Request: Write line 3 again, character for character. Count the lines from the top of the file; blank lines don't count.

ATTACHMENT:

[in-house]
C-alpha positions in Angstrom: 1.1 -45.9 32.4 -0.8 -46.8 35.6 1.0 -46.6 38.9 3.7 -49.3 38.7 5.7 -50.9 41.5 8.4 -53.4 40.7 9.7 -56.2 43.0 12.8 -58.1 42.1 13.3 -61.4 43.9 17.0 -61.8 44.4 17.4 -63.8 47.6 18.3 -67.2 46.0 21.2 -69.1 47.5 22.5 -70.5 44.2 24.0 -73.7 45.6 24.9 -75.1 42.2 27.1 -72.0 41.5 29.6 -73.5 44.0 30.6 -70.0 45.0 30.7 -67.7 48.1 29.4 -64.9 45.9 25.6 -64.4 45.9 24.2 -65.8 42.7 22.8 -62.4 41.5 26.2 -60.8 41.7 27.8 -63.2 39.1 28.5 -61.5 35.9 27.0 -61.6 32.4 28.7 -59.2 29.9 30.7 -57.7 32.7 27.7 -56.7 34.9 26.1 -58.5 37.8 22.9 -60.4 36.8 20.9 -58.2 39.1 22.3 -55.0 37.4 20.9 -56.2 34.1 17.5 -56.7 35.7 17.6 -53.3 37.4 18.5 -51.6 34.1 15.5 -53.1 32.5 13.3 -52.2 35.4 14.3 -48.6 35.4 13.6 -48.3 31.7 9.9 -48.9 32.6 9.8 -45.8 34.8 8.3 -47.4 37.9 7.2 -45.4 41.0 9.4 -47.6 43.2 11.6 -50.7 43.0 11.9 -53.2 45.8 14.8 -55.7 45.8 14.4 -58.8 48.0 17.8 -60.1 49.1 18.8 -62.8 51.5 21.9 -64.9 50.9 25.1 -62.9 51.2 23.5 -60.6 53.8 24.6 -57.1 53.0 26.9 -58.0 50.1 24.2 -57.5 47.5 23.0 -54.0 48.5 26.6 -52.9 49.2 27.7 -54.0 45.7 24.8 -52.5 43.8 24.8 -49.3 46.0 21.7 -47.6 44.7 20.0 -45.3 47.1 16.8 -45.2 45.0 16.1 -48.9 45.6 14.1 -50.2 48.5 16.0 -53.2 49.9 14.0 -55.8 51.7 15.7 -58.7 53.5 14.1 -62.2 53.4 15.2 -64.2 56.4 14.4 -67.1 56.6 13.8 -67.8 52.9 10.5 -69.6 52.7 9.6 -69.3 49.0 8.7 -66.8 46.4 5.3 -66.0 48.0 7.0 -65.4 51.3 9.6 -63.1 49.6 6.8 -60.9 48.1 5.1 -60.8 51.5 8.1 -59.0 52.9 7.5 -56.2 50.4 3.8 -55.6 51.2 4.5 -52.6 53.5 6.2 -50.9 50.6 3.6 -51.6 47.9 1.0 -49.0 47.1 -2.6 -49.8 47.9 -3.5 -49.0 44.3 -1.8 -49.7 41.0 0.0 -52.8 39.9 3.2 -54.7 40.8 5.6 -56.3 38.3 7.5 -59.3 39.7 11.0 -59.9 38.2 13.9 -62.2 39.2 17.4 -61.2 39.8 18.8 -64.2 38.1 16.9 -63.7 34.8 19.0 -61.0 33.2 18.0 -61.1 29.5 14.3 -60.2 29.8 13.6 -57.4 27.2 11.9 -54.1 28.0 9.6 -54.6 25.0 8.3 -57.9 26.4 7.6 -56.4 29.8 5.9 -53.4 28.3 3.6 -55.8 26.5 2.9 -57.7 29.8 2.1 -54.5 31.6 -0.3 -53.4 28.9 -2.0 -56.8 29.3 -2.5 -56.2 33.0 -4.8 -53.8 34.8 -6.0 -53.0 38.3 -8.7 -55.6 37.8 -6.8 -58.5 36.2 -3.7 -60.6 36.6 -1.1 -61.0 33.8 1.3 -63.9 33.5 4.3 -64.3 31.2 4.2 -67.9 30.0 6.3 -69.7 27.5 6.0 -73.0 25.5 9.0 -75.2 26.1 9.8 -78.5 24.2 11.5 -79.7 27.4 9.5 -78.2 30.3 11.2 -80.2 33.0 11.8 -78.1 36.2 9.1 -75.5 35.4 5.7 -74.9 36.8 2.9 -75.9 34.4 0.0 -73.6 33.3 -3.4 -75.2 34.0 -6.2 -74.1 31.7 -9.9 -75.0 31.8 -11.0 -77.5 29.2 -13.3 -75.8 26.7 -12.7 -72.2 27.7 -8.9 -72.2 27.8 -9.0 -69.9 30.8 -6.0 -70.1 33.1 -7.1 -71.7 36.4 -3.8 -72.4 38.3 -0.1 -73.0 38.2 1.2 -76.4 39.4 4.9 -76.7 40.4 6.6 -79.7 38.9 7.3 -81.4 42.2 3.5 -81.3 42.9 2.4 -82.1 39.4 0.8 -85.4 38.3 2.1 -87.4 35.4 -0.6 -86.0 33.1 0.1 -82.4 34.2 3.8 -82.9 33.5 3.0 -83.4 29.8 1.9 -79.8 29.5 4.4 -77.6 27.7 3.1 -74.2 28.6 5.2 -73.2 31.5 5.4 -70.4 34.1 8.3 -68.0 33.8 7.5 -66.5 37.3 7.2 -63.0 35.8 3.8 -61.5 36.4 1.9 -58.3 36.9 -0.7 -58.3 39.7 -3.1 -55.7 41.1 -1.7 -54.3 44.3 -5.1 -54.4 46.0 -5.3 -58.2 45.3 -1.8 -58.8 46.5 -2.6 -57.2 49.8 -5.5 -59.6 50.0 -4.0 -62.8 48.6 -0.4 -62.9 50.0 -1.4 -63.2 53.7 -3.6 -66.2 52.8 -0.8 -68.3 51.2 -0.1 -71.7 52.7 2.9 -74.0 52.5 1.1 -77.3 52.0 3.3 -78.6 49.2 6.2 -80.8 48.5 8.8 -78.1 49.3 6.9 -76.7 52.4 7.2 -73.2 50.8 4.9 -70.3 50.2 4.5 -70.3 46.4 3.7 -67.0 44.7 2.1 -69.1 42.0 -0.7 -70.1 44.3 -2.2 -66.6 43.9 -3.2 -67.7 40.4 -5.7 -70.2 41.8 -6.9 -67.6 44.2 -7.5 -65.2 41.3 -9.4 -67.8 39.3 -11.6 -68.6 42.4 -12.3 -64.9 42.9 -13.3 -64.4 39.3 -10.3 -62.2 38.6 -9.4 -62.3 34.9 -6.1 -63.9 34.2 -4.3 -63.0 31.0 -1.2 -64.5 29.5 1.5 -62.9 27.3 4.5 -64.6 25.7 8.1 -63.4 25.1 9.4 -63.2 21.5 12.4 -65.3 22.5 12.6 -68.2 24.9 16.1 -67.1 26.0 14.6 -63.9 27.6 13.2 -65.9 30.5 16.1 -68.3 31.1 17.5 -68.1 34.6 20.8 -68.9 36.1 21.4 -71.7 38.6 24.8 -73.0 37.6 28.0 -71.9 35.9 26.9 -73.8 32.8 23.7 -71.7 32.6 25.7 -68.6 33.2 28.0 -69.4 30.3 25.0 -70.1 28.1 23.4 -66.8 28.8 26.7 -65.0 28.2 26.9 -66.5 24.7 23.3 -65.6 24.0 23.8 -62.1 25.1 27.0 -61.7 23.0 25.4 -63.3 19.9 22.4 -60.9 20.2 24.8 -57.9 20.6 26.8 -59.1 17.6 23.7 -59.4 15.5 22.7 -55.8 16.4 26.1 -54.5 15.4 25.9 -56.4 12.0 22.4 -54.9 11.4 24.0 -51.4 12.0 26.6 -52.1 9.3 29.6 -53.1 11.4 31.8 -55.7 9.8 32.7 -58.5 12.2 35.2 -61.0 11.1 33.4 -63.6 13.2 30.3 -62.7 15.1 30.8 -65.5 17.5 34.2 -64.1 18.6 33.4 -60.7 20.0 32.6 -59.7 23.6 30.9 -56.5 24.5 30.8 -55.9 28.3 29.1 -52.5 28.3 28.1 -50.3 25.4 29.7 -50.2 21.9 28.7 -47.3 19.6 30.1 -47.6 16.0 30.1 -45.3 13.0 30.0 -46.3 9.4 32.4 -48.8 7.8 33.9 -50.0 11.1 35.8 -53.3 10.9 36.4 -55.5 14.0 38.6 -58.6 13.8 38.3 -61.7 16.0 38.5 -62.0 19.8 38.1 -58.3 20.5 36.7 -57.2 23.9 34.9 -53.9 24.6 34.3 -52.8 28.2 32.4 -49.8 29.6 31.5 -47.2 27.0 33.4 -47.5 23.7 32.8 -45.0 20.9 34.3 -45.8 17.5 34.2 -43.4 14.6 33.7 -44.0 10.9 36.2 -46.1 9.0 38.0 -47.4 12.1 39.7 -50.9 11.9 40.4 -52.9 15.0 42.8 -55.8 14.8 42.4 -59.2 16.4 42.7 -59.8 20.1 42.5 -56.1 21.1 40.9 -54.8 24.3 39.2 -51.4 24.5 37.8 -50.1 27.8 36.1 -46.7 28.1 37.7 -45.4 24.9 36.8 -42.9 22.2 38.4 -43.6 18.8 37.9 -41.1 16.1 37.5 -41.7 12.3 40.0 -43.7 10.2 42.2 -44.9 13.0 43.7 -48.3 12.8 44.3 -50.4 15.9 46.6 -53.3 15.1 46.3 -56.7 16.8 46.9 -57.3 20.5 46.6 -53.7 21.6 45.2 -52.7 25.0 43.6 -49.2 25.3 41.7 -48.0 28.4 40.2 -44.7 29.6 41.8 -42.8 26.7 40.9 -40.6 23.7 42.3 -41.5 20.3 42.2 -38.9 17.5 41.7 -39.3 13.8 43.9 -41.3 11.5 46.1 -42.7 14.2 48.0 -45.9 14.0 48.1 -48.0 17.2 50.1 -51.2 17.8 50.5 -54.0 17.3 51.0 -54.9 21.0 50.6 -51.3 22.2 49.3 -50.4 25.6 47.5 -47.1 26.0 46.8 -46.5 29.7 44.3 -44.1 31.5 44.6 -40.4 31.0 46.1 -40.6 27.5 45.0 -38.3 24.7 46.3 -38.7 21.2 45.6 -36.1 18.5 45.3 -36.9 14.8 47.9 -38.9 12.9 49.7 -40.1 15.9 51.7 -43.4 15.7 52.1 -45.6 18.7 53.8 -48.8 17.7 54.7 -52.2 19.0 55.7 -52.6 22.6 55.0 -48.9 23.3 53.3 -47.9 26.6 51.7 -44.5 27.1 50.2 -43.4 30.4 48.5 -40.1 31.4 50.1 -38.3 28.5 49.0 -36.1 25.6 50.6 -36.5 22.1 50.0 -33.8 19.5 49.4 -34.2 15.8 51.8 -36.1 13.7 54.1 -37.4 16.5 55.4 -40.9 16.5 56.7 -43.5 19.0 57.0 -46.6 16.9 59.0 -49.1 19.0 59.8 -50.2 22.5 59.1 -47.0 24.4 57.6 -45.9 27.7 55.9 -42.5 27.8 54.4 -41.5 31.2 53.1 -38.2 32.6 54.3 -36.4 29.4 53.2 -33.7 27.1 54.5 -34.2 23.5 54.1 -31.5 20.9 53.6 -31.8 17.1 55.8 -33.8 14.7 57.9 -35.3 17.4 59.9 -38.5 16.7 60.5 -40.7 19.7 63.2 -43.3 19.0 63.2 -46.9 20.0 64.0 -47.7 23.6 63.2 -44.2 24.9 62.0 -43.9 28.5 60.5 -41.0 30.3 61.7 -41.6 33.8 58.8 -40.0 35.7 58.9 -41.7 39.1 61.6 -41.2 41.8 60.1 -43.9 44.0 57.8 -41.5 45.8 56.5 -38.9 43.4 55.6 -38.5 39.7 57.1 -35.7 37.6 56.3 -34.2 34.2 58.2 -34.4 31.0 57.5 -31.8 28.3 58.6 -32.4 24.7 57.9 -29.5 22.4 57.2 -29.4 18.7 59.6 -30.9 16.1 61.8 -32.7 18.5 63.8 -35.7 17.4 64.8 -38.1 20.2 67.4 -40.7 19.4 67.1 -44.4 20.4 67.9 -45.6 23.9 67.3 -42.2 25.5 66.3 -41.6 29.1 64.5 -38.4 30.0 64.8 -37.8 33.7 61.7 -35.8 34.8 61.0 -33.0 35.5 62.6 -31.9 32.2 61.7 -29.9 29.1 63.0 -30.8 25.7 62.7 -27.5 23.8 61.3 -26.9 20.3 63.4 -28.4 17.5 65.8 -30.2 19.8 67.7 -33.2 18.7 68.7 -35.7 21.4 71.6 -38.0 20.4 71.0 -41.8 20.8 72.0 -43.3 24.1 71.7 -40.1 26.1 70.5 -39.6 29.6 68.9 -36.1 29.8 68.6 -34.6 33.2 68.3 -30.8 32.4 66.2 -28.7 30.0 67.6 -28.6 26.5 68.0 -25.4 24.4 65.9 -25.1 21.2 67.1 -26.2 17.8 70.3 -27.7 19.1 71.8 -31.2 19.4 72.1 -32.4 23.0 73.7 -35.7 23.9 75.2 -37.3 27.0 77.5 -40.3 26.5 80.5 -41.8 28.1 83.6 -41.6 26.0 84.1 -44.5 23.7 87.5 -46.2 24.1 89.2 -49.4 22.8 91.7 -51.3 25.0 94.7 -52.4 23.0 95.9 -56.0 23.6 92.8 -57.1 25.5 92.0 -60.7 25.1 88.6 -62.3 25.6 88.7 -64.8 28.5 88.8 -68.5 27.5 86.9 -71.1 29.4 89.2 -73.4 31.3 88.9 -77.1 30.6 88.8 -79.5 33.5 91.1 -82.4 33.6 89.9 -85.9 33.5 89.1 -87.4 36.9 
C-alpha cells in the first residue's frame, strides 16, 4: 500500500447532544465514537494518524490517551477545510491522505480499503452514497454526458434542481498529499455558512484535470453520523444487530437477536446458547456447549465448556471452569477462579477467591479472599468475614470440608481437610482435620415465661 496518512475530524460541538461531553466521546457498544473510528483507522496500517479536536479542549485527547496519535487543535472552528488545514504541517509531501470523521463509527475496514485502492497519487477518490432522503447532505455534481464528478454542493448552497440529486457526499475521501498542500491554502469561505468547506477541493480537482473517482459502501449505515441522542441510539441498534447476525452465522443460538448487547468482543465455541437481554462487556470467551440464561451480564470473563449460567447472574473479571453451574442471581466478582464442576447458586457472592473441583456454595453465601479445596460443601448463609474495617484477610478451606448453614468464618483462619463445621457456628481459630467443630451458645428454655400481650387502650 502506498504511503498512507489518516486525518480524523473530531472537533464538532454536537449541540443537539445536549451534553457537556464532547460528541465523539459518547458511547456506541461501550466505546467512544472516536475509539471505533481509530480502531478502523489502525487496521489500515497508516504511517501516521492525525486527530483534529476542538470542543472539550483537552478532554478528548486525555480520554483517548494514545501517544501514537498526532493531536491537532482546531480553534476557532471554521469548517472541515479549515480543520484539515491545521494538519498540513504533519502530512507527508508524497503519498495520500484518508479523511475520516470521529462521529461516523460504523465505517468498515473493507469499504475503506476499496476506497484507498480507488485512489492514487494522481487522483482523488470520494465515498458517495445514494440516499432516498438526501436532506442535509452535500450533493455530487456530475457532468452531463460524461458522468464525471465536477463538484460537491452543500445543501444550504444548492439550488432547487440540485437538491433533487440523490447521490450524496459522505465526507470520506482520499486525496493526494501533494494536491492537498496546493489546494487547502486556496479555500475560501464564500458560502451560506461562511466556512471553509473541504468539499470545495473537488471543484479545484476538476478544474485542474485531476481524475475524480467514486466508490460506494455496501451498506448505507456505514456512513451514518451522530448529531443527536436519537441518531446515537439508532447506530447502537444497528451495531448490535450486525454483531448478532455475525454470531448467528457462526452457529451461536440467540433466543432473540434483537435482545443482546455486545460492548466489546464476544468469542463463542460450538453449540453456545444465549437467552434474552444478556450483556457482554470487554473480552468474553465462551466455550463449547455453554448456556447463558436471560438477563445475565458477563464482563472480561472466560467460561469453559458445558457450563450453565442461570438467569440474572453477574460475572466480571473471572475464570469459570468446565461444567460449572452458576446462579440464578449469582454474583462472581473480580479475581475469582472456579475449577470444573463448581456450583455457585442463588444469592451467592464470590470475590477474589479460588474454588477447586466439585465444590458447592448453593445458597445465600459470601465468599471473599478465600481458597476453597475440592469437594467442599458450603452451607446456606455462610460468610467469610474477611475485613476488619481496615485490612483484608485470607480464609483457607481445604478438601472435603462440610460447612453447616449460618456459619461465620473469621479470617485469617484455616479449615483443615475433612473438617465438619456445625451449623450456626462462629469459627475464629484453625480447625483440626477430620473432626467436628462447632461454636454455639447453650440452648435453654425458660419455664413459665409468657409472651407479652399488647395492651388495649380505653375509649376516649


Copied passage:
C-alpha cells in the first residue's frame, strides 16, 4: 500500500447532544465514537494518524490517551477545510491522505480499503452514497454526458434542481498529499455558512484535470453520523444487530437477536446458547456447549465448556471452569477462579477467591479472599468475614470440608481437610482435620415465661 496518512475530524460541538461531553466521546457498544473510528483507522496500517479536536479542549485527547496519535487543535472552528488545514504541517509531501470523521463509527475496514485502492497519487477518490432522503447532505455534481464528478454542493448552497440529486457526499475521501498542500491554502469561505468547506477541493480537482473517482459502501449505515441522542441510539441498534447476525452465522443460538448487547468482543465455541437481554462487556470467551440464561451480564470473563449460567447472574473479571453451574442471581466478582464442576447458586457472592473441583456454595453465601479445596460443601448463609474495617484477610478451606448453614468464618483462619463445621457456628481459630467443630451458645428454655400481650387502650 502506498504511503498512507489518516486525518480524523473530531472537533464538532454536537449541540443537539445536549451534553457537556464532547460528541465523539459518547458511547456506541461501550466505546467512544472516536475509539471505533481509530480502531478502523489502525487496521489500515497508516504511517501516521492525525486527530483534529476542538470542543472539550483537552478532554478528548486525555480520554483517548494514545501517544501514537498526532493531536491537532482546531480553534476557532471554521469548517472541515479549515480543520484539515491545521494538519498540513504533519502530512507527508508524497503519498495520500484518508479523511475520516470521529462521529461516523460504523465505517468498515473493507469499504475503506476499496476506497484507498480507488485512489492514487494522481487522483482523488470520494465515498458517495445514494440516499432516498438526501436532506442535509452535500450533493455530487456530475457532468452531463460524461458522468464525471465536477463538484460537491452543500445543501444550504444548492439550488432547487440540485437538491433533487440523490447521490450524496459522505465526507470520506482520499486525496493526494501533494494536491492537498496546493489546494487547502486556496479555500475560501464564500458560502451560506461562511466556512471553509473541504468539499470545495473537488471543484479545484476538476478544474485542474485531476481524475475524480467514486466508490460506494455496501451498506448505507456505514456512513451514518451522530448529531443527536436519537441518531446515537439508532447506530447502537444497528451495531448490535450486525454483531448478532455475525454470531448467528457462526452457529451461536440467540433466543432473540434483537435482545443482546455486545460492548466489546464476544468469542463463542460450538453449540453456545444465549437467552434474552444478556450483556457482554470487554473480552468474553465462551466455550463449547455453554448456556447463558436471560438477563445475565458477563464482563472480561472466560467460561469453559458445558457450563450453565442461570438467569440474572453477574460475572466480571473471572475464570469459570468446565461444567460449572452458576446462579440464578449469582454474583462472581473480580479475581475469582472456579475449577470444573463448581456450583455457585442463588444469592451467592464470590470475590477474589479460588474454588477447586466439585465444590458447592448453593445458597445465600459470601465468599471473599478465600481458597476453597475440592469437594467442599458450603452451607446456606455462610460468610467469610474477611475485613476488619481496615485490612483484608485470607480464609483457607481445604478438601472435603462440610460447612453447616449460618456459619461465620473469621479470617485469617484455616479449615483443615475433612473438617465438619456445625451449623450456626462462629469459627475464629484453625480447625483440626477430620473432626467436628462447632461454636454455639447453650440452648435453654425458660419455664413459665409468657409472651407479652399488647395492651388495649380505653375509649376516649